I’ve been a little quieter than usual lately. That’s because I had a little downtime as I recovered from surgery. Eye surgery. LASIK, to be precise. A month later it remains one of the best decisions I’ve ever made. Now the nightmare is over and I’m finally free. When the school nurse told me 24 years ago that I needed glasses, I felt my world crumbling around me. The kids already made fun of me to no end, and they didn’t need more ammunition.
I’d read that carrots were good for eyesight, so for the next week I devoured them like my life depended on it. Unfortunately it wasn’t enough to stave off my first prescription. But I only needed them to read the blackboard, so it could have been worse. However it got worse. Over the years my eyesight deteriorated, going from 20/80 to 20/400. I ended up wearing glasses nearly all the time just to see the world around me. I hated the way they looked and how they made me felt.
When I went on dates I’d put my glasses on and quickly scour the bar or restaurant to find her, then hurriedly stash them out of sight before I was seen wearing them. If there was a menu I’d read it online first so I’d already know what to order. Style before comfort. Finally I’d had enough. Once I saved up the necessary cash (nearly $4000 – I got a discount) I went for a consultation and scheduled the procedure for a few weeks later. My sister had it done two years ago and highly recommended the doctor. I had very little idea what to expect since I didn’t ask my sister anything and purposely did no research.
I didn’t get nervous until I was in the waiting room, but even then they gave me a Xanax and suddenly I was too busy examining the wallpaper and laughing at nothing. Then I was led inside where they put numbing drops in my eyes and swung this big contraption over me. The doctor put in some kind of plastic speculum to hold my eyelids open and then he did something and everything went blurry. I was told to stare at a blinking red light and that I would hear a loud ticking sound as the laser operated. And that was it. He spent a minute or two on each eye and I was in the room for less than ten minutes total. Quick, easy, painless.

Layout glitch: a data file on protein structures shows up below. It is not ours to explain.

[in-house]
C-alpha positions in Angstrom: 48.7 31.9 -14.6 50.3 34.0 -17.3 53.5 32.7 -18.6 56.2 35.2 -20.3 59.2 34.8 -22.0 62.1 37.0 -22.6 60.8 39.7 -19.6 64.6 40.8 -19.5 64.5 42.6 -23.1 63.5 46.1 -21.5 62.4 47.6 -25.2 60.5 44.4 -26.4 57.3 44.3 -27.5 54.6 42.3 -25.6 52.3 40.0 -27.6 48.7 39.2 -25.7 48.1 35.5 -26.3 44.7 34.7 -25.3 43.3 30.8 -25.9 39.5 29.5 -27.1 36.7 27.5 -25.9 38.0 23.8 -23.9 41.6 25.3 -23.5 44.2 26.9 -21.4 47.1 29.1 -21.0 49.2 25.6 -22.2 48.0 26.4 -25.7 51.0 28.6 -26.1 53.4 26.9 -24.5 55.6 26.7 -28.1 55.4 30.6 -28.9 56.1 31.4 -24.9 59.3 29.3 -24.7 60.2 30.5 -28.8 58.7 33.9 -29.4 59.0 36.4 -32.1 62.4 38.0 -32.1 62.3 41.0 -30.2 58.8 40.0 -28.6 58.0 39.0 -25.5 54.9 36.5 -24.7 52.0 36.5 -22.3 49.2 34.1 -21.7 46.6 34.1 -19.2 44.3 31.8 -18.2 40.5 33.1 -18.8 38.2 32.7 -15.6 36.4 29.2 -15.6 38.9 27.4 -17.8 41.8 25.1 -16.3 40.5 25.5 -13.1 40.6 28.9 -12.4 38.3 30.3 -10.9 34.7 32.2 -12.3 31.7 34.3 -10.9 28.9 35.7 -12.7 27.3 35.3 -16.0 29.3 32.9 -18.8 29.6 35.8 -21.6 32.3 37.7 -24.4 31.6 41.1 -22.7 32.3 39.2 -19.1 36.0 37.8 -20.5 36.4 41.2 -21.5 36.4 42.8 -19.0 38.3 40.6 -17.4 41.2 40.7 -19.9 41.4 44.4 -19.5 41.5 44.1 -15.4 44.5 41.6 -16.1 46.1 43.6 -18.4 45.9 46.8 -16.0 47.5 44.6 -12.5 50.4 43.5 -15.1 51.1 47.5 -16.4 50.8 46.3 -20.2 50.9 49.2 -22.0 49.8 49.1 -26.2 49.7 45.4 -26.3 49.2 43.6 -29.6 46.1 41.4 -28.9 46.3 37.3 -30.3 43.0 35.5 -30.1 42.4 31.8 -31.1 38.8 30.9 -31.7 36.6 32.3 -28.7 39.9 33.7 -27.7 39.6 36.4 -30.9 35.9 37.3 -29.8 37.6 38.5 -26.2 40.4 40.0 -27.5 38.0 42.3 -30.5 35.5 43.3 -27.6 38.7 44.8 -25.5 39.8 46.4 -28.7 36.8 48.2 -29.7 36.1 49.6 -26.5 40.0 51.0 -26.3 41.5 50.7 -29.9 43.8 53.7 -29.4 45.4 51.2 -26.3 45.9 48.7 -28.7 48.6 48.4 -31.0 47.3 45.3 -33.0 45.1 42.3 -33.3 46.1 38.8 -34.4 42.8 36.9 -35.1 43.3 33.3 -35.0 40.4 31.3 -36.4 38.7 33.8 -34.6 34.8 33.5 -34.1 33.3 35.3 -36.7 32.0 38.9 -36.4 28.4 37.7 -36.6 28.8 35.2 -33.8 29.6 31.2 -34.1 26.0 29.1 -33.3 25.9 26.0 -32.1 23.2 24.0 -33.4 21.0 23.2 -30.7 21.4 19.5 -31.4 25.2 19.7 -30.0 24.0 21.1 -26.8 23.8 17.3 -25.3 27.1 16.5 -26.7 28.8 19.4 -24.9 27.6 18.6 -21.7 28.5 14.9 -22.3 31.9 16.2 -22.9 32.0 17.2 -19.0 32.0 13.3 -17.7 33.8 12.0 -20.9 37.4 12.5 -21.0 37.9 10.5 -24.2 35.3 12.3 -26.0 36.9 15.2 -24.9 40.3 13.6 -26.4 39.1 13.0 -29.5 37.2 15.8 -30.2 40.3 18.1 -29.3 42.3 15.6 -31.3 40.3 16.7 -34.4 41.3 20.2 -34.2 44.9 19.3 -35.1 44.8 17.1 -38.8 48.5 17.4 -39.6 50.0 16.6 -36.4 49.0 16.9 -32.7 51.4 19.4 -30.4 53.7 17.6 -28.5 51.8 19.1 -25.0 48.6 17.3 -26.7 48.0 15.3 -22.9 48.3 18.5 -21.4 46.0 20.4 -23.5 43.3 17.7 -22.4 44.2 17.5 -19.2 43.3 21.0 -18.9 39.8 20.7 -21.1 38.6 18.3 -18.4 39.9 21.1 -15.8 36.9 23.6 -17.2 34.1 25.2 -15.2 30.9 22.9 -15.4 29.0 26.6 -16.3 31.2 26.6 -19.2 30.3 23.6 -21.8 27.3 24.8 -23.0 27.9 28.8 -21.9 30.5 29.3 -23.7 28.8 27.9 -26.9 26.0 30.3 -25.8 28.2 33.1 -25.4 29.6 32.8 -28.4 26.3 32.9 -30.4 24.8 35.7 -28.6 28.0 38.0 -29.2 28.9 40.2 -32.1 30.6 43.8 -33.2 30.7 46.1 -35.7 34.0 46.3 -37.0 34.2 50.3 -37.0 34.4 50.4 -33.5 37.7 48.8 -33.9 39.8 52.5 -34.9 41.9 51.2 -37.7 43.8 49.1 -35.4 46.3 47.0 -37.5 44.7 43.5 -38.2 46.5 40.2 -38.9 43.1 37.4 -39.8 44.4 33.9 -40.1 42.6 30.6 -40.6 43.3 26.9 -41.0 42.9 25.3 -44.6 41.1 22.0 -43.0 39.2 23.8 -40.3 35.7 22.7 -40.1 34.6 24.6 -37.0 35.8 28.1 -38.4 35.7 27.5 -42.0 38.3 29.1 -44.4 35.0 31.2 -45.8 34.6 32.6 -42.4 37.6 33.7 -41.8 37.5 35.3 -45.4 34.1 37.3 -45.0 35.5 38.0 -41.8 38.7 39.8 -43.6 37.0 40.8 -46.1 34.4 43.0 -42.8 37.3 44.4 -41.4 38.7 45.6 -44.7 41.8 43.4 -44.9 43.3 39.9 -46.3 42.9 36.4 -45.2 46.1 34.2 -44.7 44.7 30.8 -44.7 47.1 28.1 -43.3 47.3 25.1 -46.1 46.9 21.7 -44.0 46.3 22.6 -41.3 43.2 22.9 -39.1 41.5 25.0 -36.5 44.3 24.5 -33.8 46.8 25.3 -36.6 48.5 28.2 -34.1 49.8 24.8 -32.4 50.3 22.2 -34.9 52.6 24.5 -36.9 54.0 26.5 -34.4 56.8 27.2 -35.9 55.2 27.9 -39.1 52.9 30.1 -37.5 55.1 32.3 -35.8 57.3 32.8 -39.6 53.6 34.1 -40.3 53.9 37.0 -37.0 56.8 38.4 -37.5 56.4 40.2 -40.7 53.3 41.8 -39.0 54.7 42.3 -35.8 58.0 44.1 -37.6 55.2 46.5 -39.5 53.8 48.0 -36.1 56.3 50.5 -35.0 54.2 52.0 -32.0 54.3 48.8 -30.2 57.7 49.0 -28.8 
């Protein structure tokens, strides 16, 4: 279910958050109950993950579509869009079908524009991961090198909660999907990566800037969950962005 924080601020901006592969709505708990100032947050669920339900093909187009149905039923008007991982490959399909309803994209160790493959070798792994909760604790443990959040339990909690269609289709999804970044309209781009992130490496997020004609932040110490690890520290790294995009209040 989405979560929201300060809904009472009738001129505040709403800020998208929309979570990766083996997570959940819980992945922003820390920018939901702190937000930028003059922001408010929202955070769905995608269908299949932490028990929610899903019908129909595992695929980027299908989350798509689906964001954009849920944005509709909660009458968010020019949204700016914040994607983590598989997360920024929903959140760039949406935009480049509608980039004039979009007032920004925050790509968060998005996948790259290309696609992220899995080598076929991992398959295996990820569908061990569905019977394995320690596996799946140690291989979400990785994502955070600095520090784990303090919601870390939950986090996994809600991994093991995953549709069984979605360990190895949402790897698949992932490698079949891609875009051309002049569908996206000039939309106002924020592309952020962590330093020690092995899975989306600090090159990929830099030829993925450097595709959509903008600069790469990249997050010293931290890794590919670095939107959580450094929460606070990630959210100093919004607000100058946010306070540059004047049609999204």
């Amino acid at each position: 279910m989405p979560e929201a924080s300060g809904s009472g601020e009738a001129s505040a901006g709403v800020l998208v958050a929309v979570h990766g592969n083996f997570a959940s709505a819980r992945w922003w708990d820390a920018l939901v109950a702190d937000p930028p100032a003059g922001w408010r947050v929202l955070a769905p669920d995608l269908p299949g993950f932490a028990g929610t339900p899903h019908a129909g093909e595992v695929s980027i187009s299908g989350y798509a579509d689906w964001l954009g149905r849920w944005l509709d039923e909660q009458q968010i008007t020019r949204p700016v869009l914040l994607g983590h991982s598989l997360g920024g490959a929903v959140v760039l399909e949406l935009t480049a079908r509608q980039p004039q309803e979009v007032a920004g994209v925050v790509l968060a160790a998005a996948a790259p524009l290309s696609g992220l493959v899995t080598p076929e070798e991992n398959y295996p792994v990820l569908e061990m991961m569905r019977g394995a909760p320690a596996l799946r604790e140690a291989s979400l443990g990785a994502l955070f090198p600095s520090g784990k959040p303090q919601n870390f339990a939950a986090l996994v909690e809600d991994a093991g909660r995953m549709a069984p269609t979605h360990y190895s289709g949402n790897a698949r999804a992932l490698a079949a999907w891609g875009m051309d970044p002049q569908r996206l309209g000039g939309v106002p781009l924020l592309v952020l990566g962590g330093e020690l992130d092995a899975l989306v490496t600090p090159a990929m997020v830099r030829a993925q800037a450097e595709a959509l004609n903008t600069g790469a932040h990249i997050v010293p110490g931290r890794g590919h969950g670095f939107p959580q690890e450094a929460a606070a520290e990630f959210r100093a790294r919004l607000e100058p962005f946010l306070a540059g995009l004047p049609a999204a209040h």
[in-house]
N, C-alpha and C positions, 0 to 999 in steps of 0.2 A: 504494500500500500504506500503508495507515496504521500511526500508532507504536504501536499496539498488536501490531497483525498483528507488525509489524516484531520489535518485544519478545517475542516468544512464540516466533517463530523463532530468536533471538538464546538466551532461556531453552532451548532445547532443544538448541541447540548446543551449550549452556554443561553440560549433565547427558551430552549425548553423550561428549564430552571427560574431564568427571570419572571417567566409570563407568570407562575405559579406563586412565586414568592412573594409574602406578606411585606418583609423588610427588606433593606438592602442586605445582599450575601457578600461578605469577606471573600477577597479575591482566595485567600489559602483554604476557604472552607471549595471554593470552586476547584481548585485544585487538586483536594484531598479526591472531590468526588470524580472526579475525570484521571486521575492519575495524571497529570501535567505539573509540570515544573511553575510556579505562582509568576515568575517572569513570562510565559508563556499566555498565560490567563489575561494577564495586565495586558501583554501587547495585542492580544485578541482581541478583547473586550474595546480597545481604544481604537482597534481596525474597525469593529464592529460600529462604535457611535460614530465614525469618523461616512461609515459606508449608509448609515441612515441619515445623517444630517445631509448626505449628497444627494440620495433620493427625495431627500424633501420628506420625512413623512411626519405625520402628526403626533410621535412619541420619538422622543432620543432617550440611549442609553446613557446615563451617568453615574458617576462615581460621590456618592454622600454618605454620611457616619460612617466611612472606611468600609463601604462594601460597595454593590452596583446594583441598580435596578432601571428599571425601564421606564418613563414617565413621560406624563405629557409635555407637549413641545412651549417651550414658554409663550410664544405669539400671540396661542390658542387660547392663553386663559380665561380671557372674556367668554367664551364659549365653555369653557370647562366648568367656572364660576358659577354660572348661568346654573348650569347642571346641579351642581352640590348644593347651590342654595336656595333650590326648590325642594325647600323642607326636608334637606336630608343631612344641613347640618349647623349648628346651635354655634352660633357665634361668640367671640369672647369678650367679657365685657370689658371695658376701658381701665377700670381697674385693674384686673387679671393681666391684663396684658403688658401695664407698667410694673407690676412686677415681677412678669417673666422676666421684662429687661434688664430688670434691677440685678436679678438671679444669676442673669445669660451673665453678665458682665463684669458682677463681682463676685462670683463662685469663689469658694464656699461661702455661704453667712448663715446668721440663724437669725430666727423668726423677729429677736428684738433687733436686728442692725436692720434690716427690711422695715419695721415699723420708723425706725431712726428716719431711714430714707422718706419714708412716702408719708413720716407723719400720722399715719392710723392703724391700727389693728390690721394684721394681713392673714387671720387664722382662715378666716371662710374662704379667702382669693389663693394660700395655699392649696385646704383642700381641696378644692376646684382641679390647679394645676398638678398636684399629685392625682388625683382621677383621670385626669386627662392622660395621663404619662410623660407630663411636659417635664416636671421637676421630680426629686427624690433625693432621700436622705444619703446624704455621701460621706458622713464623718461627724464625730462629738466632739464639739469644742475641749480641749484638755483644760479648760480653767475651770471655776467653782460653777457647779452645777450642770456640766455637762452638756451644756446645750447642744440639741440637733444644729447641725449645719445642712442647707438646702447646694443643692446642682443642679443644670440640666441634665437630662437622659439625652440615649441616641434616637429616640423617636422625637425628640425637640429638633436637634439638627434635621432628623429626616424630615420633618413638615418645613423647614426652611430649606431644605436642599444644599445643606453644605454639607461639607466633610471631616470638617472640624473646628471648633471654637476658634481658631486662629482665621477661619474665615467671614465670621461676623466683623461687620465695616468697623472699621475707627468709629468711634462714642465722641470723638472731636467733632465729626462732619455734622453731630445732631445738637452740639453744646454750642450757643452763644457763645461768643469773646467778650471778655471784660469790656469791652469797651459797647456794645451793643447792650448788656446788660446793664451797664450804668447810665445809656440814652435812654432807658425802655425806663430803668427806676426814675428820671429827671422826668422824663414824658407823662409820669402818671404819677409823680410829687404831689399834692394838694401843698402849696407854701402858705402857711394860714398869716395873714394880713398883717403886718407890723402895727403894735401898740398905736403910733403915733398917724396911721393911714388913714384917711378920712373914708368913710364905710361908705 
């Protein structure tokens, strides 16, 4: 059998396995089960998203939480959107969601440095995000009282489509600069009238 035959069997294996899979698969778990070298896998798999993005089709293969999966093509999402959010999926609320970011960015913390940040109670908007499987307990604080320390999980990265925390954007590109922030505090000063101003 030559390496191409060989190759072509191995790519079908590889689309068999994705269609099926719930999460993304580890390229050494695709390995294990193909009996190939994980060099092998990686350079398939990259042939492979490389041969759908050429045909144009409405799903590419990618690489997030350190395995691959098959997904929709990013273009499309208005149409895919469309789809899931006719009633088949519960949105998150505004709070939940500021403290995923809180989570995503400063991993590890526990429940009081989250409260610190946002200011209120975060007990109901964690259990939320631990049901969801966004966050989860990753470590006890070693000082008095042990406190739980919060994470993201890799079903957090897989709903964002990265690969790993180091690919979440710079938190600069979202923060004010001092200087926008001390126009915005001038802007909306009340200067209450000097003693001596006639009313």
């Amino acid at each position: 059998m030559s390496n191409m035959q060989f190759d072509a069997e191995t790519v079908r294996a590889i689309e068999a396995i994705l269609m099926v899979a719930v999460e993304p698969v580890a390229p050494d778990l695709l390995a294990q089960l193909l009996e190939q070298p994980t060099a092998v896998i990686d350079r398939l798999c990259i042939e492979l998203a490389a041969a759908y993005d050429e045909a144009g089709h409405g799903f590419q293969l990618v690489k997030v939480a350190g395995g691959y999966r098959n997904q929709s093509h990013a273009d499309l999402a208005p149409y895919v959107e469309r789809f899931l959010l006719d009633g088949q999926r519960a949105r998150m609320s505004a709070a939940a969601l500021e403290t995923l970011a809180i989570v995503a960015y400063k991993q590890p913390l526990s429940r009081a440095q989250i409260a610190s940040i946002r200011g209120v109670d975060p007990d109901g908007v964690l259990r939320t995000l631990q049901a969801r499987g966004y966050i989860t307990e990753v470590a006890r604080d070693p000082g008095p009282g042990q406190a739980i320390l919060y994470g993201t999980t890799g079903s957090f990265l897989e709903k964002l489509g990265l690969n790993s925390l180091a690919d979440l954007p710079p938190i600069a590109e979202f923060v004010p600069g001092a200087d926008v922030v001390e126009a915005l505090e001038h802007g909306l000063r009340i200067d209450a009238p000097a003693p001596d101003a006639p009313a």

When I was upright again, I could see the clock on the wall with my naked eye, something I’d never been able to do. Things were still a bit blurry and watery but they cleared up over time. I kept my eyes closed on the ride home and went right to bed. For the next ten days I did two sets of eyedrops three times a day, and wore eye covers at night. The morning after procedure I removed my eye covers and sat up in bed. I could see the books on my shelf across the room. I could even read the titles.
It was so amazing I nearly cried. For those of you who already see for free, you have no idea what a miraculous transformation it was. I could see! I kept exclaiming that aloud over the next week, marveling at how I could read street signs and menu boards at fast food joints, how I could type on the computer or watch a movie unaided. That wasn’t the only difference. I’d never noticed how blue my eyes were until now, because I could never see them properly. I couldn’t hold things close to my face anymore to read them, I had to hold them a foot or two away.
To top off, when my family and I went to the Chinese buffet to celebrate a few days later, I caught a girl looking at me. She was working the front desk in the dance studio next door and our eyes met as I passed by the window. Her expression was hard to decipher, but… was it possible? Was this one actually checking me out? Have others been checking me out? Have I been missing things over the years because I literally couldn’t see them? Now I find myself constantly looking about, taking in every details, looking for things I might have missed before.
Ditching the glasses gave me a nice confident boost. I stand a bit taller now, comforted by the fact I don’t look like Harry Potter anymore. In fact I went on a new string of dates to test things out, which I will update you about in the next post. I don’t have to limit my screen exposure anymore, so it’s time to get back to writing.